The Book of Blam – Aleksandar Tisma, Charles Simic, Mich... | buch7 – Der soziale Buchhandel
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Autor/in: Aleksandar Tisma
Solist/in: Charles Simic
Übersetzung: Michael Heim
Autor/in: Aleksandar Tisma
Solist/in: Charles Simic
Übersetzung: Michael Heim

The Book of Blam

The Book of Blam, Aleksandar Tišma's "extended kaddish . . . [his] masterpiece" (Kirkus Reviews), is a modern-day retelling of the book of Job. The war is over. Miroslav Blam walks along the former Jew Street, and he remembers. He remembers Aaron Grün, the hunchbacked watchmaker; and Eduard Fiker, a lamp merchant; and Jakob Mentele, a stove fitter; and Arthur Spitzer, a grocer, who played amateur soccer and had non-Jewish friends; and Sándor Vértes, a lawyer who was a Communist. All dead. As are his younger sister and his best friend, a Serb, both of whom joined the resistance movement; and his mother and father in the infamous Novi Sad raid in January 1942-when the Hungarian Arrow Cross executed 1,400 Jews and Serbs on the banks of the Danube and tossed them into the river.

Blam lives. The war he survived will never be over for him.

Taschenbuch 02/2016
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Benachrichtigung

Autoreninformationen

Aleksandar Tišma (1924-2003) was born in the  Vojvodina,  a former province of the Austro-Hungarian Empire that had  been incorporated into the new kingdom of Yugoslavia after the First  World War. His father, a Serb, came from a peasant background; his  mother was middle-class and Jewish. The family lived comfortably, and  Tišma received a good education. In 1941, Hungary annexed Vojvodina; the  next year-Tišma's last in high school-the regime carried out a series  of murderous pogroms, killing some 3,000 inhabitants, primarily Serbs  and Jews, though the Tišmas were spared. After fighting for the Yugoslav  partisans, Tišma studied philosophy at the University of Belgrade and  went into journalism. In 1949 he joined the editorial staff of a  publishing house, where he remained until his retirement in 1980. Tišma  published his first story, "Ibika's House," in 1951; it was followed by  the novels Guilt and In Search of the Dark Girl and a  collection of stories, Violence.  In the 1970s and '80s, he gained  international recognition with the publication of his Novi Sad trilogy:   The Book of Blam (1972), about a survivor of the Hungarian occupation of Novi Sad; The Use of Man (1976), which follows a group of friends through the Second World War and after; and Kapo (1987), the story of a Jew raised as a Catholic who becomes a guard in a  German concentration camp. Tišma moved to France after the outbreak of  war and collapse of Yugoslavia in the early 1990s, but in 1995 he  returned to Novi Sad, where he spent his last years.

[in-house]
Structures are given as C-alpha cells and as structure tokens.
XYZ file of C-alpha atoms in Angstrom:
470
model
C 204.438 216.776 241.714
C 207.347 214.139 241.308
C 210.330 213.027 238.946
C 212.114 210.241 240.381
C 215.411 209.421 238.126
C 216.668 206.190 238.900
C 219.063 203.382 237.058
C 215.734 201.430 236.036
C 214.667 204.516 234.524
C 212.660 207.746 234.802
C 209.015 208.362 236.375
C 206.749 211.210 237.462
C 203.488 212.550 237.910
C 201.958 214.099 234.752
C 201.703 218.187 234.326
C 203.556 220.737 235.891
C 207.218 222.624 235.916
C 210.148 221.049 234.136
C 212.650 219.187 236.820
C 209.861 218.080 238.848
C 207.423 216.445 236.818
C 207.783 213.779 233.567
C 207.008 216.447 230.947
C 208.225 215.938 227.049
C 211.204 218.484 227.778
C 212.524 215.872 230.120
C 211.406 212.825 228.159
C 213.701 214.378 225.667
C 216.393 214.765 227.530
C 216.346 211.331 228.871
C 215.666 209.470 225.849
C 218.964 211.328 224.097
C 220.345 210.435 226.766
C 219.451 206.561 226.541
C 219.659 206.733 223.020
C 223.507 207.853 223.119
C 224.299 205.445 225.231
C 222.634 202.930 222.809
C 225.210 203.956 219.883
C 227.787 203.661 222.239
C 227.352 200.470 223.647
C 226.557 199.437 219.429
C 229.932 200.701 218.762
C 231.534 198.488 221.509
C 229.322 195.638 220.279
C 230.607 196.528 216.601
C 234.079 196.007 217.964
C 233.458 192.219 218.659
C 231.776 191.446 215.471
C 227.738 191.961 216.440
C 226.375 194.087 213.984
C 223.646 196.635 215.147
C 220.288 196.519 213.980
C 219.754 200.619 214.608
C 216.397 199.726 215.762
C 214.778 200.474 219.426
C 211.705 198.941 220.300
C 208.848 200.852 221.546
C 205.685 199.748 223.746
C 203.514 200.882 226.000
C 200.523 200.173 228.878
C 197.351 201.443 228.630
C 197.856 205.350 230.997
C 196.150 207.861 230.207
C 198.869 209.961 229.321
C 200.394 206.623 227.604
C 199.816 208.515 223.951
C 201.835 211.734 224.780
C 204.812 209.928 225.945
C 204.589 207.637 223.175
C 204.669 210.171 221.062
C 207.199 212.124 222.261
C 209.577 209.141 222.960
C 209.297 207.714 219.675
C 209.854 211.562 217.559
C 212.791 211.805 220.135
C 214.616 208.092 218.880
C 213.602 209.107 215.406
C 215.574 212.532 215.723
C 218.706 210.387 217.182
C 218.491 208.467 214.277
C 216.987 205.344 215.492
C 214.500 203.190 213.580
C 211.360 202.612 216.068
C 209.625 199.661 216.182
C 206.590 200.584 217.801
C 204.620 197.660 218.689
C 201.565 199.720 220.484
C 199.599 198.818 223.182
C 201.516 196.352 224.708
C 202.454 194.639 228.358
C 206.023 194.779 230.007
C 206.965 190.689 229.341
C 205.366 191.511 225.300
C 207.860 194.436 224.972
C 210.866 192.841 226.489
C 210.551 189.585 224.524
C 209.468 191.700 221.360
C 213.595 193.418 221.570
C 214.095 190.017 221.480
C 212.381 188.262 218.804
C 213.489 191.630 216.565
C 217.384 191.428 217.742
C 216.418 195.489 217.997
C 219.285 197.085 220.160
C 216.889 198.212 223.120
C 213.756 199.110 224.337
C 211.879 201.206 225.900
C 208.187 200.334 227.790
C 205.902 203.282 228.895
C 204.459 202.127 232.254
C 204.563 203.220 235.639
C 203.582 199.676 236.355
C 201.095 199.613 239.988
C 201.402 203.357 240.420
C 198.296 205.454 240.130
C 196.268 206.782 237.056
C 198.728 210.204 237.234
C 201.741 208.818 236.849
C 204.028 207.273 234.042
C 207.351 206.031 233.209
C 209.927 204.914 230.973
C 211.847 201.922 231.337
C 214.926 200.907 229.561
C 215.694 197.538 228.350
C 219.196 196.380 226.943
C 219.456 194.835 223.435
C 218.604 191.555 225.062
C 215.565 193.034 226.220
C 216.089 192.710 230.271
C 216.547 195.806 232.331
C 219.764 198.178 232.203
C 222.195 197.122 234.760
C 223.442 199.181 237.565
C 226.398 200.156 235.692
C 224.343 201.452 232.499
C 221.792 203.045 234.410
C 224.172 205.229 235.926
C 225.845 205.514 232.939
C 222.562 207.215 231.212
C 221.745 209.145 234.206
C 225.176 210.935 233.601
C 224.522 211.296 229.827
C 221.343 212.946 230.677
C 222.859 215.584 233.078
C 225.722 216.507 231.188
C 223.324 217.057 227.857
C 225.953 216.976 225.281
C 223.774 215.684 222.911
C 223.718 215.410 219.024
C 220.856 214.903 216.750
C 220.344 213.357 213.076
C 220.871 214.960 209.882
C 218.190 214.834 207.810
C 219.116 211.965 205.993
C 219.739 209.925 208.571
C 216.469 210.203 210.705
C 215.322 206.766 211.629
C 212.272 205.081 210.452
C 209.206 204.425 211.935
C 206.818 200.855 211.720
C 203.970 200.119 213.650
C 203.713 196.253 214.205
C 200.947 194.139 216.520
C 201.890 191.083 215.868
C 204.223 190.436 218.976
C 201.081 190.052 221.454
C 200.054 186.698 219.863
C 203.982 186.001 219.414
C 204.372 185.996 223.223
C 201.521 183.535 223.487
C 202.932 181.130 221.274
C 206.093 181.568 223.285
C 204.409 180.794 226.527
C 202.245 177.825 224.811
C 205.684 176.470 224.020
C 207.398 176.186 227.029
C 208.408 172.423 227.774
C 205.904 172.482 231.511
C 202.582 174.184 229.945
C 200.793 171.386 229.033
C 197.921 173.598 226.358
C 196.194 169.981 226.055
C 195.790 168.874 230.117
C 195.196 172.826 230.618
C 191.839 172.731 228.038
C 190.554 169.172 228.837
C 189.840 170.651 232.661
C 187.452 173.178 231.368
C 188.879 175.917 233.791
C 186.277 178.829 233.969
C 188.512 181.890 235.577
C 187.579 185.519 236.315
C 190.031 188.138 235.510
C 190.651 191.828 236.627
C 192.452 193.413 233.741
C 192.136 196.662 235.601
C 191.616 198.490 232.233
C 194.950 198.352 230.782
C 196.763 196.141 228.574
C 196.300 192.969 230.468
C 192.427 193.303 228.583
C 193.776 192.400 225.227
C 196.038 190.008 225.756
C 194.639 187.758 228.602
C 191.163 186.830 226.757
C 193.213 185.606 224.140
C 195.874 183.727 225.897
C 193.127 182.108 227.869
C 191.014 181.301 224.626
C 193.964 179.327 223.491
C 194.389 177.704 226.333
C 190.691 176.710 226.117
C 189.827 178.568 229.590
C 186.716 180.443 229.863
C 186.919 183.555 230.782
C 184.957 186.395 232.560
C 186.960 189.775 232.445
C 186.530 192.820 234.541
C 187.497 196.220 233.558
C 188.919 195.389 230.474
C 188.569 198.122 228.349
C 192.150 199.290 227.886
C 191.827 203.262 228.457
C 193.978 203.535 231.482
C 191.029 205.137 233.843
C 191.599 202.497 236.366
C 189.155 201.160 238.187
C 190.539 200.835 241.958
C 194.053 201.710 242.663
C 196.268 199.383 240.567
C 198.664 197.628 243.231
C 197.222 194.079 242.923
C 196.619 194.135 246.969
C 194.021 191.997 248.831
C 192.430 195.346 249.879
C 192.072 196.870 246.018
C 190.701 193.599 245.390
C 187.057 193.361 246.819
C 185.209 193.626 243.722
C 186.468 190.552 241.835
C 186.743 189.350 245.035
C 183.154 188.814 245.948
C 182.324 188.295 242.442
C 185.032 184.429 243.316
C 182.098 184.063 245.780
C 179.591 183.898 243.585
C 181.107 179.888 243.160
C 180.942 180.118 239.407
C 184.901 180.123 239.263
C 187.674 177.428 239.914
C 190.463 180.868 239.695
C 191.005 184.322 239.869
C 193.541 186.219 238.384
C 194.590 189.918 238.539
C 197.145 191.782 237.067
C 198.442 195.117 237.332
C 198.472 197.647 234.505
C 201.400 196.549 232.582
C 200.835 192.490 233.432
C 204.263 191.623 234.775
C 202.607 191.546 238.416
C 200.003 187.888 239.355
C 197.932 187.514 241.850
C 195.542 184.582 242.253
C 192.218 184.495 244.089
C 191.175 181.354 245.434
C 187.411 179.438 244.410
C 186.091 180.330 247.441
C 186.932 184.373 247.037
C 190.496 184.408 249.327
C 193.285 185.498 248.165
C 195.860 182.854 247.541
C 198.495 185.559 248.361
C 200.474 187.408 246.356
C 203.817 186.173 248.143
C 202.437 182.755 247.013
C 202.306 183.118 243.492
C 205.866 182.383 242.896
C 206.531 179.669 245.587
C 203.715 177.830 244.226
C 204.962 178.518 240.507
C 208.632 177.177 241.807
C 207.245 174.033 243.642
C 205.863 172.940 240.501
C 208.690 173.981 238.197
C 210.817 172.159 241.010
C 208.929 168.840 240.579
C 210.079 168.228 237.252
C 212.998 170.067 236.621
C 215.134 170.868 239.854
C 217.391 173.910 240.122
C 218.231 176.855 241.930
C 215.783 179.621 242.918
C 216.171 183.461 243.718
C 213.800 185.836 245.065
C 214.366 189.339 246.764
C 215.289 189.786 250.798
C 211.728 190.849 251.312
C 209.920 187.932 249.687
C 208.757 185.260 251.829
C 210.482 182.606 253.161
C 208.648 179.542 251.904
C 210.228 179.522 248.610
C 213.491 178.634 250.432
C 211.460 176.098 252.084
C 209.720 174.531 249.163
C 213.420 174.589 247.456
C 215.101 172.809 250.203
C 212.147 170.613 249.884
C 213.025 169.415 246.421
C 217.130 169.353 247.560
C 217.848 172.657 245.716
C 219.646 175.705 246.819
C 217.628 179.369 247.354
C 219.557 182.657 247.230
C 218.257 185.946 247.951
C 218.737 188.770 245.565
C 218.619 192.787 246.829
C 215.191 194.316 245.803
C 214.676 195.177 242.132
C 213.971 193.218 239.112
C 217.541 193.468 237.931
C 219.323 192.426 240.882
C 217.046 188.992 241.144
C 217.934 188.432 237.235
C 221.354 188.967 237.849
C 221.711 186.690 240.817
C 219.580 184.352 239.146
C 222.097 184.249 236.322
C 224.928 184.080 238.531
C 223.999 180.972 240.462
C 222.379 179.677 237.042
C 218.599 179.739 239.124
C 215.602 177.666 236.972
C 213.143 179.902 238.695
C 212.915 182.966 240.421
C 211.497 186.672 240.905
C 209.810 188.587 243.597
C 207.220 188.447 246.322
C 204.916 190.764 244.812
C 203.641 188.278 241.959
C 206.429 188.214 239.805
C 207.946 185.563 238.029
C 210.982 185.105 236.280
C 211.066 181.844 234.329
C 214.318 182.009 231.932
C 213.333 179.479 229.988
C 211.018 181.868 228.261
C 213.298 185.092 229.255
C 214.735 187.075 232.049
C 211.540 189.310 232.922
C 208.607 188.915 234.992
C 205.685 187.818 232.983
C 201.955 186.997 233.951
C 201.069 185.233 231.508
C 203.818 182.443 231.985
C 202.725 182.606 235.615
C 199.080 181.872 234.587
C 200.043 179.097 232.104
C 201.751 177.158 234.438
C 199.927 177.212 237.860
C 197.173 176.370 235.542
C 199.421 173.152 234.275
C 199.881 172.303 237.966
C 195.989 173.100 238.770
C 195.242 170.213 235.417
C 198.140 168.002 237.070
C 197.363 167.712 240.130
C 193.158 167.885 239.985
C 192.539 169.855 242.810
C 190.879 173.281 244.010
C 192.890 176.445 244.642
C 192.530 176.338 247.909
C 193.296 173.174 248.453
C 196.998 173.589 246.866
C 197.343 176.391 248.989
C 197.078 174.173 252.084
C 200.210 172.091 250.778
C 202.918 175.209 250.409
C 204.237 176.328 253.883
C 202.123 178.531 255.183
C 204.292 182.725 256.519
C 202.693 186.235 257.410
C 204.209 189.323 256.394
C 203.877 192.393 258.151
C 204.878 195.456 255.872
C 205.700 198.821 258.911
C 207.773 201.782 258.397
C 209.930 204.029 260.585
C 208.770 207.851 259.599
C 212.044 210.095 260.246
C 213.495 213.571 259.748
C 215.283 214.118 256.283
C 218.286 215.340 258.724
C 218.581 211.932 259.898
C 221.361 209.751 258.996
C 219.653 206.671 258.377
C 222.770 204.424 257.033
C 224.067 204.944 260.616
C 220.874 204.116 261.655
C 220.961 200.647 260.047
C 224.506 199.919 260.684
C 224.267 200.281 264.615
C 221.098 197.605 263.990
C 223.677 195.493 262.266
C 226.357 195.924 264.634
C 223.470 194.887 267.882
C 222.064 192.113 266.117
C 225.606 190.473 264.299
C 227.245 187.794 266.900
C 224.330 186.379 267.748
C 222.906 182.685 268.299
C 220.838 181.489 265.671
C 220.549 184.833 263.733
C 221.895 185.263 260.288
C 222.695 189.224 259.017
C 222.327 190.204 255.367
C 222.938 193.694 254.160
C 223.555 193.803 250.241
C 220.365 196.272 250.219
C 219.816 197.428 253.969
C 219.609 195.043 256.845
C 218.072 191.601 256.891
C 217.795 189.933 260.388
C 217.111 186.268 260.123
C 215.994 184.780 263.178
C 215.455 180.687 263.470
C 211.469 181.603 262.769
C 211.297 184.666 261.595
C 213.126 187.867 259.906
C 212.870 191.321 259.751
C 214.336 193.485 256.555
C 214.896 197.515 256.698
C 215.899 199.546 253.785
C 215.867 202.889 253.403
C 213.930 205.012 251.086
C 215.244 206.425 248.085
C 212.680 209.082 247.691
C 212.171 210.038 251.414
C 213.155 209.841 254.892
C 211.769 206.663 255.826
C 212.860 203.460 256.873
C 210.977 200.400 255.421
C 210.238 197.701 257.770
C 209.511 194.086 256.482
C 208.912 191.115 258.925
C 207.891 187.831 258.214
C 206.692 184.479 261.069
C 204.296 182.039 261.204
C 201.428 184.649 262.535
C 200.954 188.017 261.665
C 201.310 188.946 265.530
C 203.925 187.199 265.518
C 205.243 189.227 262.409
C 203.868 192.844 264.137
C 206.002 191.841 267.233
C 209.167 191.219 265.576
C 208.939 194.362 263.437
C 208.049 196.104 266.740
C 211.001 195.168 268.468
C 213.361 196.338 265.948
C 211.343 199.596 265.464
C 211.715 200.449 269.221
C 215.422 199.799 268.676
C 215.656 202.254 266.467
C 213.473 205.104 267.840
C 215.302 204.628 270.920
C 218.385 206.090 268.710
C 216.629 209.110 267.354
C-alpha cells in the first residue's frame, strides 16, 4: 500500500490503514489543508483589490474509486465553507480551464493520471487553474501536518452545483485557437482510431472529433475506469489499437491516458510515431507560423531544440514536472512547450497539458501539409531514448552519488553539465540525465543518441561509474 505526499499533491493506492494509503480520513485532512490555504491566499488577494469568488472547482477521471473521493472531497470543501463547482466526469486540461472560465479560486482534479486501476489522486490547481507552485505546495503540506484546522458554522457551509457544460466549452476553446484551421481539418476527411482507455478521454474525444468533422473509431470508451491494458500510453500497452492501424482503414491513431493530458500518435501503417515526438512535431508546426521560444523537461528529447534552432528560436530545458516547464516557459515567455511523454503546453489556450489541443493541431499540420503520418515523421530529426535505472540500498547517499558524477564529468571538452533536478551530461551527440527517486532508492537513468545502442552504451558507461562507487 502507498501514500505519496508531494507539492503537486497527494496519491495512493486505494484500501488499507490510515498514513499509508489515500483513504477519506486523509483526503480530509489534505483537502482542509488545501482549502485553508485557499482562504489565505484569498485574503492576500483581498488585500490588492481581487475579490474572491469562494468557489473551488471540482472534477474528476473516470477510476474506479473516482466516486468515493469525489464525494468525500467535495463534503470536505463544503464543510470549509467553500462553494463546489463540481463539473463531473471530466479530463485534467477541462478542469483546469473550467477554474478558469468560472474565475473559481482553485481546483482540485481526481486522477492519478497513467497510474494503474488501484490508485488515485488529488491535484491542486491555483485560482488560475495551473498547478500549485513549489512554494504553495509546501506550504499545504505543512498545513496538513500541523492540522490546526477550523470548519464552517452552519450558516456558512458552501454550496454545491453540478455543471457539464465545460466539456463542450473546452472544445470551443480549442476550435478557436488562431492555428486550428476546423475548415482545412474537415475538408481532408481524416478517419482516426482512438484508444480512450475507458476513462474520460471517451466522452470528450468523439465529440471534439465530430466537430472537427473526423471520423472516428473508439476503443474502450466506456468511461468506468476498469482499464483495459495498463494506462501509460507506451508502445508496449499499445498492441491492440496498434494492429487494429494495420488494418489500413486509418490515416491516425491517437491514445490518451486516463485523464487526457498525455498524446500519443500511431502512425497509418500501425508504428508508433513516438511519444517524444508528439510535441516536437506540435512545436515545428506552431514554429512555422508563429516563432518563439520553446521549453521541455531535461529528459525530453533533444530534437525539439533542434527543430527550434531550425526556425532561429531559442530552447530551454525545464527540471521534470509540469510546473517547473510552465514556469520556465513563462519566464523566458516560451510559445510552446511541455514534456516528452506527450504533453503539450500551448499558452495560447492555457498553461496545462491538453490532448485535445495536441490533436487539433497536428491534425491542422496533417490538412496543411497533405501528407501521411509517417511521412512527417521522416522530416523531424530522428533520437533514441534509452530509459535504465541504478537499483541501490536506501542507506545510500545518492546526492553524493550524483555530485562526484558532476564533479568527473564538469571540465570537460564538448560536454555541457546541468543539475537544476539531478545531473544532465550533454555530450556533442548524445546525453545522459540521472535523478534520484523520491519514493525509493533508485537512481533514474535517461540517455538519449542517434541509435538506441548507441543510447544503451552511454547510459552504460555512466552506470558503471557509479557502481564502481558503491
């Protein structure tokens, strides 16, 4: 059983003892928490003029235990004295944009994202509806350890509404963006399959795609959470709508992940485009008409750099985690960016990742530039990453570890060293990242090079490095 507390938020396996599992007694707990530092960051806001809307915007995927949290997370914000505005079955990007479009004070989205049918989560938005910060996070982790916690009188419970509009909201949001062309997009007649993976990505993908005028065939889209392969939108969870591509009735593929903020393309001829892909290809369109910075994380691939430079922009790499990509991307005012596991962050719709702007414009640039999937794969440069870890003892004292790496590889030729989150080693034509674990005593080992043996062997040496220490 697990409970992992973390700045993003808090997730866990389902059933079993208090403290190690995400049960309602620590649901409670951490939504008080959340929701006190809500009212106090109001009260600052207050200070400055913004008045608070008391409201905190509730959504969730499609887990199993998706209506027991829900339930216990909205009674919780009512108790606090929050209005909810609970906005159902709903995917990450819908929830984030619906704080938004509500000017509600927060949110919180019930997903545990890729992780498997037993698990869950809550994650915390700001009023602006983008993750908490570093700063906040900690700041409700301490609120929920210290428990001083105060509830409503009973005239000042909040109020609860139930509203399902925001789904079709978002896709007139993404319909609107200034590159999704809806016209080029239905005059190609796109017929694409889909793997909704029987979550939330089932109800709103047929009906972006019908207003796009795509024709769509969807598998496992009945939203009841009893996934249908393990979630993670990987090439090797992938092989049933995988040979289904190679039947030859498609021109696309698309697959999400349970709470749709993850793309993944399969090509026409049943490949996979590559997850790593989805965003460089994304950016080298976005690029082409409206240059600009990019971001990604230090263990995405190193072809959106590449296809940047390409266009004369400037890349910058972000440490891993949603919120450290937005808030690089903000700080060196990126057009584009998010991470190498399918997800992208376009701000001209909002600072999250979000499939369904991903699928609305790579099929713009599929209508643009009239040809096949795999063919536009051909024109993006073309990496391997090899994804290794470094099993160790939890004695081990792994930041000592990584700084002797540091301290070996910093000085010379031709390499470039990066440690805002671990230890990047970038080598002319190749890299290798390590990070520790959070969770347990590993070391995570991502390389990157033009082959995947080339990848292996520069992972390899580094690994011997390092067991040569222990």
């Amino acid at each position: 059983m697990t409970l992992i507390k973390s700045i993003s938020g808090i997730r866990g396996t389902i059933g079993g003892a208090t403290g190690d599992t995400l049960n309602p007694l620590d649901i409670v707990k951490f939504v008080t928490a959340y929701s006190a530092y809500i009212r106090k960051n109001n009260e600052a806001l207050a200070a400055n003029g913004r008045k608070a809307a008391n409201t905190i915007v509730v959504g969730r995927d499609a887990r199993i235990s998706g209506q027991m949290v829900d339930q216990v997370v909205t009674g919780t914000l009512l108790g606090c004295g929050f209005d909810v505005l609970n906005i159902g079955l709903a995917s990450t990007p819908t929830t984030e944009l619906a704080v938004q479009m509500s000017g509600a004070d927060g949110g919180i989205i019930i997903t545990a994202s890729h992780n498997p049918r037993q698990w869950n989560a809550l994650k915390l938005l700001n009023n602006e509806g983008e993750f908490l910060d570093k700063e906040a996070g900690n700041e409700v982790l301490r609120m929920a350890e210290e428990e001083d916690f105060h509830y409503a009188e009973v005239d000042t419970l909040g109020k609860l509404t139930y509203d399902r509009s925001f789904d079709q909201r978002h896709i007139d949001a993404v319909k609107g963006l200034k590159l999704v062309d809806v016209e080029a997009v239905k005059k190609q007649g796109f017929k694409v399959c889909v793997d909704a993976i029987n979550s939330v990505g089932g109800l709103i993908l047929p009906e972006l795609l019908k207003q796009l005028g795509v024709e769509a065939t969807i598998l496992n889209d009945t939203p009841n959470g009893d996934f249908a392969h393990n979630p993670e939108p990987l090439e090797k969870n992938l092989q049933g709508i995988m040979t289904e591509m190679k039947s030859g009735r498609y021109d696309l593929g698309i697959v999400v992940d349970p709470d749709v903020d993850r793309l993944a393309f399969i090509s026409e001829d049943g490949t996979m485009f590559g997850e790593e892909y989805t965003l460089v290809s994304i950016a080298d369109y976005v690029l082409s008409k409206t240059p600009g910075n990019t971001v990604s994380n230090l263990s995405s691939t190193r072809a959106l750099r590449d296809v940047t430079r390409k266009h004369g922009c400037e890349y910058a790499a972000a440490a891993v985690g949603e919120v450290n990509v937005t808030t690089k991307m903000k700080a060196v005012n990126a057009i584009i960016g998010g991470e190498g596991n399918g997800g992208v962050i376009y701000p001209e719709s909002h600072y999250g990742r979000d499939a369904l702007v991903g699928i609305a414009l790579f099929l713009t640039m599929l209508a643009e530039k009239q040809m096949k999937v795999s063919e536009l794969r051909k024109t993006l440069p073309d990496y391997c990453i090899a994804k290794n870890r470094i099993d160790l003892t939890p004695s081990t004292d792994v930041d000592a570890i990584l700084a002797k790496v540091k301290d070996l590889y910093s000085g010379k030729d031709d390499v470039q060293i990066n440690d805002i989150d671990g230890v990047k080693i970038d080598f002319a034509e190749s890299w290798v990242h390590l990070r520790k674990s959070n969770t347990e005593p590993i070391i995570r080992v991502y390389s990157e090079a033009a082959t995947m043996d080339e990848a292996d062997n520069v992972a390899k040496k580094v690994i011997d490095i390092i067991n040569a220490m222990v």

Michael Henry Heim (1943-2012) was a professor of Slavic languages at the University of  California, Los Angeles. Fluent in eight languages, Heim was the  recipient of many awards and translated such writers as Anton Chekhov,  Milan Kundera, Günter Grass, Bohumil Hrabal, Danilo Kiš, and Dubravka  Ugrešic. He is the subject of The Man Between: Michael Henry Heim & A Life in Translation, edited by Esther Allen, Sean Cotter, and Russell Scott Valentino.

Charles Simic is a poet, essayist, and translator. He has published some twenty  collections of poetry, six books of essays, a memoir, and numerous  translations. He is the recipient of many awards, including the Pulitzer  Prize, the Griffin Poetry Prize, and a Mac­Arthur Fellowship. Among  Simic's recent works are New and Selected Poems: 1962-2012, The Lunatic, and Confessions of a Poet Laureate,  a book of essays that was published by New York Review Books as an  e-book original. In 2007 Simic was appointed the fifteenth Poet Laureate  Consultant in Poetry to the Library of Congress.

Produktdetails

EAN / 13-stellige ISBN 978-1590179208
10-stellige ISBN 159017920X
Verlag NEW YORK REVIEW OF BOOKS
Sprache Englisch
Editionsform Taschenbuch
Einbandart Taschenbuch
Erscheinungsdatum 9. Februar 2016
Seitenzahl 248
Format (L×B×H) 20,3cm × 12,6cm × 1,7cm
Gewicht 250g
Warengruppe des Lieferanten Belletristik - Erzählende Literatur
Mehrwertsteuer 7% (im angegebenen Preis enthalten)
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